As Steve was napping one Sunday afternoon in north-central Kansas, his six-year-old son had other plans. Steve kept a loaded pistol in the drawer next to his bed as protection from intruders. The unexpected intruder was Steve’s six-year-old son who managed to fire a single shot at close range into Steve’s head. This marked the traumatic end of Steve’s Sunday afternoon, and the beginning of a new phase.
Somewhat surprisingly, Steve received local emergency treatment and after a few days of observation was returned to his home. Because of residuals from the injury, he was soon referred to the Hadley Memorial Hospital and Rehabilitation Center in Hays for evaluation and treatment.
Evaluations from all disciplines showed an amazingly intact individual. He walked with a slight limp and showed some weakness and tremor in his left hand, suggesting mild left-sided paralysis. Psychological evaluation suggested that his math skills may have been substantially diminished by the brain trauma. Steve’s wife countered that Steve never had any math skills prior to the injury.
Physical and occupational therapy were the primary indications for improving Steve’s somewhat minor functional residuals. After three weeks of inpatient treatment, Steve was allowed to spend his weekends at home, a distance about 100 miles from Hays. All appeared to be progressing nicely.
After a few weeks with this arrangement, I received a call from the center’s medical director indicating that Steve appeared to be a suspect by the Hays police in an armed robbery of a liquor store across the street from the hospital. The robbery had occurred on a Saturday night by a lone gunman. The clerk said the robber was either nervous, or had a very shaky hand holding the gun. Steve had both a shaky hand and a pistol.
Because of Steve’s fragile situation, presumed to be his brain injury, the police had not discussed their suspicion with Steve at all, but had discussed the robbery only with the medical director. They had asked the director’s permission to observe Steve from a distance within the hospital. According to the director, the cops were sneaking all over the hospital and peering at Steve wherever they could find an opportunity. The director’s first call was to fill me in on what was going on.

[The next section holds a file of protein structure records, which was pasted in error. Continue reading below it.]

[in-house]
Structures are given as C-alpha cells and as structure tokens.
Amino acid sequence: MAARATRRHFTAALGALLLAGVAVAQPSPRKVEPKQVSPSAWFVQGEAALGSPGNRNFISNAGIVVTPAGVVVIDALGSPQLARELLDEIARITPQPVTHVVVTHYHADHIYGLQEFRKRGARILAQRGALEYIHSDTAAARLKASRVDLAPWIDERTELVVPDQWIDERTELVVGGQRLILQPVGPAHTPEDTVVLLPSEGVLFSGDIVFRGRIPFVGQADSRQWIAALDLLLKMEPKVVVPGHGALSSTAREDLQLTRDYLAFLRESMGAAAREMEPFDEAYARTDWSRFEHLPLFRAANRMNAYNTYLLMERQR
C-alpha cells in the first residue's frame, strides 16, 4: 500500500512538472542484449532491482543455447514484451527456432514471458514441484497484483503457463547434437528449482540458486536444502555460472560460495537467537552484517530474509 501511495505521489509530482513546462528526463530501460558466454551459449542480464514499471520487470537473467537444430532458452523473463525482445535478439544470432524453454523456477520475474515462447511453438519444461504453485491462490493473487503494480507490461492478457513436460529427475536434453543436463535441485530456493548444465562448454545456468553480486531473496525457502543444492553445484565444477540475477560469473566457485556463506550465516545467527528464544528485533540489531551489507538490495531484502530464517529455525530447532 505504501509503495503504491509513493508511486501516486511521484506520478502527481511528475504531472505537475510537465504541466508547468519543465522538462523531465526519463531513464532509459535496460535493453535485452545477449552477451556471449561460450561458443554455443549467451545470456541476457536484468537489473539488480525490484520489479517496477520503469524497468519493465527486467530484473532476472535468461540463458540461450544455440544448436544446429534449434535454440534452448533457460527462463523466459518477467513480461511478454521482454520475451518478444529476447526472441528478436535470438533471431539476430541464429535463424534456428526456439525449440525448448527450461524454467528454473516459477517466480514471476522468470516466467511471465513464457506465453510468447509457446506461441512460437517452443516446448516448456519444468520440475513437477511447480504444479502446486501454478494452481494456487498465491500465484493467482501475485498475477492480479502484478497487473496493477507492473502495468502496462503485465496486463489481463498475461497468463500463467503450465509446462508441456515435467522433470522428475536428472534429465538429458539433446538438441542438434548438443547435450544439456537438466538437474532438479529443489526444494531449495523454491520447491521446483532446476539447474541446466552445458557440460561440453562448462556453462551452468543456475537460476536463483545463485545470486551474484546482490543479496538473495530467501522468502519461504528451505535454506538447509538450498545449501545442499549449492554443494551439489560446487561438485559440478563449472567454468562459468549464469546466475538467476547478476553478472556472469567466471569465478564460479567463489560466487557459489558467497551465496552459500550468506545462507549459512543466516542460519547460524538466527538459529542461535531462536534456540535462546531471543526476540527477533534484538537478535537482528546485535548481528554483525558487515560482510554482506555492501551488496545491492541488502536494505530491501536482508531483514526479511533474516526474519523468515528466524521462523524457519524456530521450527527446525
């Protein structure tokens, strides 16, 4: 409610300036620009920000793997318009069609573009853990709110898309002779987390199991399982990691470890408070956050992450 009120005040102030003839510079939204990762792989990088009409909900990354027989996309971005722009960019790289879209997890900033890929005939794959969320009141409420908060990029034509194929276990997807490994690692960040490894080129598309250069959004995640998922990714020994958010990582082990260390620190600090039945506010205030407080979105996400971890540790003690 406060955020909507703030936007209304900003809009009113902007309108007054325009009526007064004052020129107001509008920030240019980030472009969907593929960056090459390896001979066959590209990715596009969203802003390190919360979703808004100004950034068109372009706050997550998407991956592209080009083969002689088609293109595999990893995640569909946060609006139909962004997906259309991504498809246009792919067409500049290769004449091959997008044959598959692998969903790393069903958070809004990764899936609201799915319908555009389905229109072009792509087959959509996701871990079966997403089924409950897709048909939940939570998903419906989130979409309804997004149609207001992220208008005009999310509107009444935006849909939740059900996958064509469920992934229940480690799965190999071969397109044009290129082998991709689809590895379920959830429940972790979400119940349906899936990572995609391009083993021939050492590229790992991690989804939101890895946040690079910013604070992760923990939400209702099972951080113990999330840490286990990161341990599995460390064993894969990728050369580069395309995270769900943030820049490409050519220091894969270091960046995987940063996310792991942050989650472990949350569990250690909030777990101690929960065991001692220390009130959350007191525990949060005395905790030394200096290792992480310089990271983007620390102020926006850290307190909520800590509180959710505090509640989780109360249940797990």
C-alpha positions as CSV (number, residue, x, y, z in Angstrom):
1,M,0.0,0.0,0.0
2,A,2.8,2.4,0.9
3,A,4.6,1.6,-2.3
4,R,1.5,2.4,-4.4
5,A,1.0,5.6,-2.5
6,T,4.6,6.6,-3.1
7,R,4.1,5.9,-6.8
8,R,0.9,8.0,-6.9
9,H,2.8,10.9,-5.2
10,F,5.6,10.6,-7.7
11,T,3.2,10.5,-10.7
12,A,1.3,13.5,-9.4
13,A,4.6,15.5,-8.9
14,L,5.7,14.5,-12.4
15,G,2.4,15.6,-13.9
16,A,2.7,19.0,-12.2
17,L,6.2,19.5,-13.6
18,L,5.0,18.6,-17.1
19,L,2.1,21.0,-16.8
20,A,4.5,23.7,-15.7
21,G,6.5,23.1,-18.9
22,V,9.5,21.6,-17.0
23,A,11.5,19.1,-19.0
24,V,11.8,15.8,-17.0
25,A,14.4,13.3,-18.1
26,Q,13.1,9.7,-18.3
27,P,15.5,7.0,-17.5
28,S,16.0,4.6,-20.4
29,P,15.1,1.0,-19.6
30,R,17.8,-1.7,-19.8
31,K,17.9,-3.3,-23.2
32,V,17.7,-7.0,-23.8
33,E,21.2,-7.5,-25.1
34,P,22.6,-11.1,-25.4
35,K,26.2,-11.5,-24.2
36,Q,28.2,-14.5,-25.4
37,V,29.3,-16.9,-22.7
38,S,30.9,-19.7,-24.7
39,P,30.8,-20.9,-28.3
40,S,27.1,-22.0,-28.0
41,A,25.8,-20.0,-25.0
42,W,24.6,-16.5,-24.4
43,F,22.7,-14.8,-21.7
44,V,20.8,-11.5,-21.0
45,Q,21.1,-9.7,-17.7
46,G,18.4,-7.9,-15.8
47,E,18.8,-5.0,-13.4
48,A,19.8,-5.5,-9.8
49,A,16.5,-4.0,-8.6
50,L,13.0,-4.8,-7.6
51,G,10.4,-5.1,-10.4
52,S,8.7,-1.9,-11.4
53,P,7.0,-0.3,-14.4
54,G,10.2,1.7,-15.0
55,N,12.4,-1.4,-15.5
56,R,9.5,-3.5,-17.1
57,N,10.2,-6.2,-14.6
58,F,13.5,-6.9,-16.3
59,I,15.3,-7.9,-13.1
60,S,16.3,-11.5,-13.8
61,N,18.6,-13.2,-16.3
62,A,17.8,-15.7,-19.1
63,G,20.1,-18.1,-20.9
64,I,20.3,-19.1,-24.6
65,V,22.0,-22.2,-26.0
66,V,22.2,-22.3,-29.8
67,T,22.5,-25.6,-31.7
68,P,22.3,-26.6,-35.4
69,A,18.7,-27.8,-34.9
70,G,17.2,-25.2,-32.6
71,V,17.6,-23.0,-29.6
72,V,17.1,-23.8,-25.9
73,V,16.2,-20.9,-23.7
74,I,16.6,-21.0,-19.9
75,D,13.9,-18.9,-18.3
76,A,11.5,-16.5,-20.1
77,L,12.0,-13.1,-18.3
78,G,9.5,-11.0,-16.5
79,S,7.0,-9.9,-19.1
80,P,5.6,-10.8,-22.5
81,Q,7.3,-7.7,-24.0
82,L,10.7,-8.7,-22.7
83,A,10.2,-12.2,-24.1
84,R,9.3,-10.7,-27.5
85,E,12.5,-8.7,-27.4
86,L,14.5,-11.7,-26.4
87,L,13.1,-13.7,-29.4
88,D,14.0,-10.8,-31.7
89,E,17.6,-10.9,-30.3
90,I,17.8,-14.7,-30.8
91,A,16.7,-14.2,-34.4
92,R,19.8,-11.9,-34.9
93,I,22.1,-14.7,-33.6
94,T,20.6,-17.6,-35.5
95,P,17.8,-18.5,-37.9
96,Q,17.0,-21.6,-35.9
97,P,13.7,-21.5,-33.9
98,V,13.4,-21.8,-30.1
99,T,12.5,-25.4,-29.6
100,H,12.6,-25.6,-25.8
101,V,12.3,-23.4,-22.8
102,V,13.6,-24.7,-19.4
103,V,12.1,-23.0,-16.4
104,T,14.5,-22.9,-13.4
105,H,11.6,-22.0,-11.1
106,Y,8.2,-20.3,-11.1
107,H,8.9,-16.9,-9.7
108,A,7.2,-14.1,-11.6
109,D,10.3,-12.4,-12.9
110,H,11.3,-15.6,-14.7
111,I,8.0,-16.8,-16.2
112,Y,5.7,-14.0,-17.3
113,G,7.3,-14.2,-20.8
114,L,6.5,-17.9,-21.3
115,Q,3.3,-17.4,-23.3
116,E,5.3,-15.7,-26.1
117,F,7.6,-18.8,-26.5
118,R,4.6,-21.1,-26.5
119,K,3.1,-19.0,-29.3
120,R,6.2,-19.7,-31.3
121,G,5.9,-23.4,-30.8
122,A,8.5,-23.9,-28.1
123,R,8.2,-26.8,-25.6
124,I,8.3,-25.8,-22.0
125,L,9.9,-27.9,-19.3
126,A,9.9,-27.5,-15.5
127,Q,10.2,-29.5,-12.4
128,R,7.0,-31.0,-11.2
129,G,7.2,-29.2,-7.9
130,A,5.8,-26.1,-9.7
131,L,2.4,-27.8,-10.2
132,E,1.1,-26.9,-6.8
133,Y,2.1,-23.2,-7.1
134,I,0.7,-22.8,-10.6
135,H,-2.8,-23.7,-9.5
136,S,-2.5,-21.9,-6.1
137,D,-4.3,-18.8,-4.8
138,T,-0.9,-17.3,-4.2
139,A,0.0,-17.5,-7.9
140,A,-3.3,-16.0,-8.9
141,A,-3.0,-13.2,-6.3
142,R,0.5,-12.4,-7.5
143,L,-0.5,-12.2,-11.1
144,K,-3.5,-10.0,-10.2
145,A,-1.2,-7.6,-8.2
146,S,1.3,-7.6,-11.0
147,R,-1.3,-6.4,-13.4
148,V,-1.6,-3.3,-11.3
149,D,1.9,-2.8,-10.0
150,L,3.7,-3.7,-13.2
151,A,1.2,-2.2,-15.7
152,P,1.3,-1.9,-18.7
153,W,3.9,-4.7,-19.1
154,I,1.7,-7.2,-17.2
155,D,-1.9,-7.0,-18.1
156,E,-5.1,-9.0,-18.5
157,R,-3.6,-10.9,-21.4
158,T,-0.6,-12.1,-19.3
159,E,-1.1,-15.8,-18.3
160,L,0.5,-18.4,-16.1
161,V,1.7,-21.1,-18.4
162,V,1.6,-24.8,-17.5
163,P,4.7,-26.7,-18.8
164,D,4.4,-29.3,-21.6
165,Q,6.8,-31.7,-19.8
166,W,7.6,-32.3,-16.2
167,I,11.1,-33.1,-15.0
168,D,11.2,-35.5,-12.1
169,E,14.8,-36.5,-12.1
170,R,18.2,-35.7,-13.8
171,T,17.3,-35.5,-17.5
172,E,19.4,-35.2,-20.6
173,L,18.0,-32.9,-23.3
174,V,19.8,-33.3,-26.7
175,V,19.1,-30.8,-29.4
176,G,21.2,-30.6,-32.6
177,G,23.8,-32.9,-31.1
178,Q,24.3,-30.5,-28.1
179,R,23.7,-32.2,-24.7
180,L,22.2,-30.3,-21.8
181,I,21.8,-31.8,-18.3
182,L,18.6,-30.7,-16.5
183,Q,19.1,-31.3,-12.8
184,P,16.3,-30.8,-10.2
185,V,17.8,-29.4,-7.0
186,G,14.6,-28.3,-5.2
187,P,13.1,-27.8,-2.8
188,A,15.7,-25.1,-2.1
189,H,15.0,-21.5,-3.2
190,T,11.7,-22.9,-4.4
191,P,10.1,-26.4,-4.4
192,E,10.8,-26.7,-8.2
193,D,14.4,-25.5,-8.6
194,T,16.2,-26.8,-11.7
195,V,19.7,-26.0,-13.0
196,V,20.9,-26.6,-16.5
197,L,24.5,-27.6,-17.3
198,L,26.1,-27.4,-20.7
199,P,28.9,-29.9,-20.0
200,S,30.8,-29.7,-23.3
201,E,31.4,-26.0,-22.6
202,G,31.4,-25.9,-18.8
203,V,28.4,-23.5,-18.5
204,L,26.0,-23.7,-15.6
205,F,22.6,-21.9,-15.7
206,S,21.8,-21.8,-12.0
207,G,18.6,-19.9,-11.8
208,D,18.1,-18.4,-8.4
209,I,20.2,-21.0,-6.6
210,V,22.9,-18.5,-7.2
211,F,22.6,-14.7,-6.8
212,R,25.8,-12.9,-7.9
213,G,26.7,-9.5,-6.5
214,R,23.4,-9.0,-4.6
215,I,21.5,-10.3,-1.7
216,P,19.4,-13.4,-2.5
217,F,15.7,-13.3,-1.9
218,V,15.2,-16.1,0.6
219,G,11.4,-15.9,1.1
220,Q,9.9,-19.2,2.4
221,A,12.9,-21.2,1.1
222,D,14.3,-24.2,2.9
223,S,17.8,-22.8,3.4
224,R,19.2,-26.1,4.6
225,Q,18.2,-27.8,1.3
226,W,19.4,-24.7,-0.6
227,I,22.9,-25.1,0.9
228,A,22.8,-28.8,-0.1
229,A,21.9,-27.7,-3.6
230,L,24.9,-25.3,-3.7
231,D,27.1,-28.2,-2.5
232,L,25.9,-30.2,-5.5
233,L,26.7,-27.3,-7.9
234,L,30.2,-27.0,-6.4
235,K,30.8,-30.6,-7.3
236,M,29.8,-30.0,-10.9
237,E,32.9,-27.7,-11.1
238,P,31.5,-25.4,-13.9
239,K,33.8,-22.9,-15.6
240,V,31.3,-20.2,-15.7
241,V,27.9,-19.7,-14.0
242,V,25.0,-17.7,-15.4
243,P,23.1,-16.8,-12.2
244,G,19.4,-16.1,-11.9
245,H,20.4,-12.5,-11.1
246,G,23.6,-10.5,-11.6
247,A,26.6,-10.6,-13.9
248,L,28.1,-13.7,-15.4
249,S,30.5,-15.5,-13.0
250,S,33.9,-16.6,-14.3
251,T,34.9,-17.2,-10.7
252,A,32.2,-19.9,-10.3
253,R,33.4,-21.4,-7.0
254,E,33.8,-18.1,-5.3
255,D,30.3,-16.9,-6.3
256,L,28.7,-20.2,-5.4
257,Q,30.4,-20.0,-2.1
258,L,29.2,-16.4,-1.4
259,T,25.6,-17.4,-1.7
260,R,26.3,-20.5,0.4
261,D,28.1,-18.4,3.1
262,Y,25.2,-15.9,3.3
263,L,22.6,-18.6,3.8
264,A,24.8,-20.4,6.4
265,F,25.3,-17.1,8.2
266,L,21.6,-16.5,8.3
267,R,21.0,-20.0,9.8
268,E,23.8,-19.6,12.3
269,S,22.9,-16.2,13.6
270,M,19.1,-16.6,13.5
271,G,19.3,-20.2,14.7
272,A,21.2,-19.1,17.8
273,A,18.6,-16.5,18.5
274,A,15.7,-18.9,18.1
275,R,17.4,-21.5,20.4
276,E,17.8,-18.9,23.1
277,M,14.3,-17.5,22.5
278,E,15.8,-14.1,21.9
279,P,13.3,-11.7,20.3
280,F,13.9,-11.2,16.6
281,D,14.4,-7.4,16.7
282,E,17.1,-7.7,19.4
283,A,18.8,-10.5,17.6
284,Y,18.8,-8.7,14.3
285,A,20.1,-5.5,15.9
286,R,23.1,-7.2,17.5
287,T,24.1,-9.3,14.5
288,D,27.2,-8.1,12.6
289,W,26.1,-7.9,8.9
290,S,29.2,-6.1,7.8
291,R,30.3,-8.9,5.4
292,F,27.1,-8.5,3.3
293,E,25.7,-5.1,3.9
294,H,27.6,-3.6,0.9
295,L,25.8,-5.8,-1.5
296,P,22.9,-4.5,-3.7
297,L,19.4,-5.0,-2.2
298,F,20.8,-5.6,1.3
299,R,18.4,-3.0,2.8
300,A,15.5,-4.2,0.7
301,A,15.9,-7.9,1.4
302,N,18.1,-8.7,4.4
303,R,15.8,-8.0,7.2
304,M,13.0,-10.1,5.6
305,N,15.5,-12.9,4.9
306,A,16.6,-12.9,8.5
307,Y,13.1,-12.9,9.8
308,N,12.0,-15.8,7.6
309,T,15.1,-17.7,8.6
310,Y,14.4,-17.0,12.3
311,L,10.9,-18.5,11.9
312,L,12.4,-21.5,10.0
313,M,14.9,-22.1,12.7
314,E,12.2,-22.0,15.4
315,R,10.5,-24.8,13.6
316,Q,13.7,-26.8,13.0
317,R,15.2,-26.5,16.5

On learning that Steve was not at the hospital on weekends, the Hays police asked Steve’s hometown cops to see if he was at home at the time of the robbery. Word came back that nobody could confirm Steve was at home at the proper time. This only increased their suspicions and intensified their sneaking around the hospital.
While I was out of the loop up to this point, it was important to learn the status of the police’ case against Steve. Visiting the Hays Police Department, I was directed to the person in charge of the investigation. It was soon clear that Steve was the only suspect in the robbery. Through this contact I learned the police had been unable to confirm Steve was at home at the time in question. Further the department was on the verge of charging him with the crime, in spite of the fact that nobody had ever discussed any of this with Steve personally. They had made no further attempt to find out where Steve and his family were during the weekend.
Discussing this serious situation with Steve, I told him the police were about ready to charge him with armed robbery. This was based upon information that the robber had a shaky hand holding the gun, Steve owned a gun, and was a patient at the hospital across the street. At the time of the robbery he was not at home, and nobody around his home would be able to verify they had seen him. With that I asked him for a detailed itinerary of all his and his family’s activities during the weekend in question, where they had gone, and who they had seen. He said that he, his wife, and children were visiting relatives in a neighboring town some fifty miles north of his hometown.
Armed with this detailed itinerary, including the names of folks they had visited during the day and night in question, I gave the Hays police this itinerary for their information. They passed this information on to the third police department for verification.
Their contacts confirmed Steve and his family were precisely where they said they were at the time of the robbery, well over 100 miles from the scene of the crime at the time.
After Steve’s alibi was confirmed the Hays police stopped sneaking around the hospital, a distraction not needed in any rehab center.
Several lessons might be extracted from this story: If an alibi for a felony is needed, get it straight from the horse’s mouth. The longer the delay after a crime, the worse the memory becomes. Steve had enough to deal with without defending himself against robbery charges.
This episode is reminiscent of the old Dick Tracy characters. Virtually all his notorious criminals were handicapped in some way: They included Scarface, Pruneface, BO Plenty, Gravel Gertie, the Mole, and Flattop. All these characters were handicapped and guilty, while Steve was clearly not. He was close to becoming the victim of a bum rap.